Altaf: Getting out of the mess

Dr. Anjum Altaf is an economist and Dean of Social Sciences at the Lahore University of Management Sciences. The following are excerpts from an article Altaf recently published in the Pakistani newspaper Dawn.

THE big question Pakistanis must ask is how to get out of this disarray. By now, no one can deny that the country is in a huge mess, which is getting worse by the day. And it is getting worse because of the quality of its rulers. They are interested in nothing beyond their own interests; their only concern, while the country drowns and burns, is who will get to appoint the most important man who, they will then complain, does not allow them to do what needs to be done.

At this stage of terminal decline, there is no possibility of a normal recovery because of the state of the rot and the capability deficit to address it. Only radical solutions offer hope. Ideally, one would hope that the quarrelling rulers would realise the gravity of the catastrophe that threatens everyone and arrive at a consensual response, but that is extremely unlikely. In its absence, only popular demand can force their hand and save the country.

It is no longer possible to revert back to monarchy (though note how intelligently that has been employed in Malaysia) and dictatorship has time and again made things much worse. There is no alternative to popular rule, but we can certainly have a system where governance is truly by the people. There is a model for such an alternative called ‘sortition’, in which legislators are selected by lottery from the larger pool of adult citizens.

In ancient Athens, sortition was the method for appointing political officials and was deemed the principal characteristic of democracy by ensuring that all eligible citizens had an equal chance of holding public office. Unhealthy factionalism, the buying and selling of electables, and populist posturing is eliminated when assemblies are chosen by lottery. These representatives can then engage the experts they need for formulating policies.

This proposal is bound to be met with incredulity and scepticism. I can only point out that even today, in common-law systems, sortition is used to select prospective jurors who have a say over life-and-death decisions. Today, it is a life and death instance for Pakistan, and citizens need to take their governance in their own hands. There is no way they can do a worse job than the motley bunch of uncaring electables and strongmen to whom they have handed over their destiny.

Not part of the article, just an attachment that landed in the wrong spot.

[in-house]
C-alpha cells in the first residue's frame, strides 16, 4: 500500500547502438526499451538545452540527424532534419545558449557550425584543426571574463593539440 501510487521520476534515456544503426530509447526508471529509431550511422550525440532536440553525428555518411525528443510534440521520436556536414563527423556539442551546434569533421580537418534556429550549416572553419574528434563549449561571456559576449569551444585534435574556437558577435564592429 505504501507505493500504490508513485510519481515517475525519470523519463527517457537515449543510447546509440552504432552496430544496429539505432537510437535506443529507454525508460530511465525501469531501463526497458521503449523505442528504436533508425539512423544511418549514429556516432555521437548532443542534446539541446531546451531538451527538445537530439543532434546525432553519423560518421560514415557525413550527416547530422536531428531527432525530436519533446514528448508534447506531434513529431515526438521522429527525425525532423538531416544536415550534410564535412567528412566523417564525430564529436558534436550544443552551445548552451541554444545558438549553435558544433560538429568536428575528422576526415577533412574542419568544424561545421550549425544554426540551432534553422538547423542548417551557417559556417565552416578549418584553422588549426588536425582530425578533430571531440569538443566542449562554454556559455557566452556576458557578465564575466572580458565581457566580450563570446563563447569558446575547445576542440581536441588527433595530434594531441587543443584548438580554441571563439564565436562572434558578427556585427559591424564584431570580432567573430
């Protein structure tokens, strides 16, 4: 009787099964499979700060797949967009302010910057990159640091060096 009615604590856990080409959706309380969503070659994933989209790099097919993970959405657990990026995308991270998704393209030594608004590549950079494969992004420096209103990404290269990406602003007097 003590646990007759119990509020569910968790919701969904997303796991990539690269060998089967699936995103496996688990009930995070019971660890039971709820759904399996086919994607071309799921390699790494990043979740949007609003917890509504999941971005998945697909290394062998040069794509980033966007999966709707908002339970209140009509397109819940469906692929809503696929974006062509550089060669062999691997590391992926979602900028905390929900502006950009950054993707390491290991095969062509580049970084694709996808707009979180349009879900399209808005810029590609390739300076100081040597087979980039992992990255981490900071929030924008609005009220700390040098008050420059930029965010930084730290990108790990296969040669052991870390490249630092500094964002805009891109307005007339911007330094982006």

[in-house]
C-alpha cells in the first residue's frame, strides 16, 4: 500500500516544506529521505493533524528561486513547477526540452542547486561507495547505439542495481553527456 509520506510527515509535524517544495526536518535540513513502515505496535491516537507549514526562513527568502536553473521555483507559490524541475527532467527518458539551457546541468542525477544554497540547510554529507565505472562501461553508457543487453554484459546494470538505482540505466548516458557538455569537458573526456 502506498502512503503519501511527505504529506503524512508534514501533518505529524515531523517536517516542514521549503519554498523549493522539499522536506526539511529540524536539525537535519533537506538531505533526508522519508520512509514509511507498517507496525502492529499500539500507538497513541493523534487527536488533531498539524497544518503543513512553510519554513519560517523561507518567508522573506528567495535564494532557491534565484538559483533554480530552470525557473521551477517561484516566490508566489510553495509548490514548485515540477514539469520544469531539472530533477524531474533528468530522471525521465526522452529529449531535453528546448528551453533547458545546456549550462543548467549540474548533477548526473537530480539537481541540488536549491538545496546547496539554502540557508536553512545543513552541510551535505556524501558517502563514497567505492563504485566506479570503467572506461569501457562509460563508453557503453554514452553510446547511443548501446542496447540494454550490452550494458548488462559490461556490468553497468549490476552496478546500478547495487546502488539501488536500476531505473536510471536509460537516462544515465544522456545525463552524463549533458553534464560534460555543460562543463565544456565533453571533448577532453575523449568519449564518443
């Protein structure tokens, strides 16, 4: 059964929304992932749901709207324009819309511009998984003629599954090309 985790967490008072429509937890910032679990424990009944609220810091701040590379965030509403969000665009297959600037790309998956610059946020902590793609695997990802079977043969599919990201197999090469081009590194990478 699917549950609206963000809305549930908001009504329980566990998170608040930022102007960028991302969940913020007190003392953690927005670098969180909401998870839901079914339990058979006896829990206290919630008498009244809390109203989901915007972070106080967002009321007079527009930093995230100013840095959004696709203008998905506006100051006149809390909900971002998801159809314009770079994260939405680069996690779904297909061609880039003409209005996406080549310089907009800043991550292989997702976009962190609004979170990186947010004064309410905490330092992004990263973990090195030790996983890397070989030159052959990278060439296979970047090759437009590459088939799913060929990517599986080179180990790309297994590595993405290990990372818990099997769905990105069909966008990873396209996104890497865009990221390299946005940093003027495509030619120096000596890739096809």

Any extension of the status quo will reduce Pakistan to rubble. By the time the music stops, the lights will be out and there will be nothing to eat next year.

4 Responses

  1. Pakistan is an interesting and difficult case for sortitionists because of the constant political interference of the military. A practical proposal for sortitional democracy in Pakistan must answer the criticism that allotted civilian leaders would be even less effective in countering the military’s influence than elected ones.

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  2. > countering the military’s influence

    I am not a big fan of generals, but I am not sure that there a good reason to suppose a-priori that the influence of the military is more problematic than the influence of the electoral elite. In the West, at least, people tend to be more trustful of the military than of elected institutions.

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  3. I recommend you read ‘The Man on Horseback’ by Samuel Finer – he details the military’s particular incapacity for governance. But in any case, my point is that regardless of the demerits of Pakistan’s elected class, military domination of the state is a serious and difficult problem in itself.

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  4. I am not doubting that rule by a military elite is generally a problem. The question is whether it is inherently worse than rule by an electoral elite.

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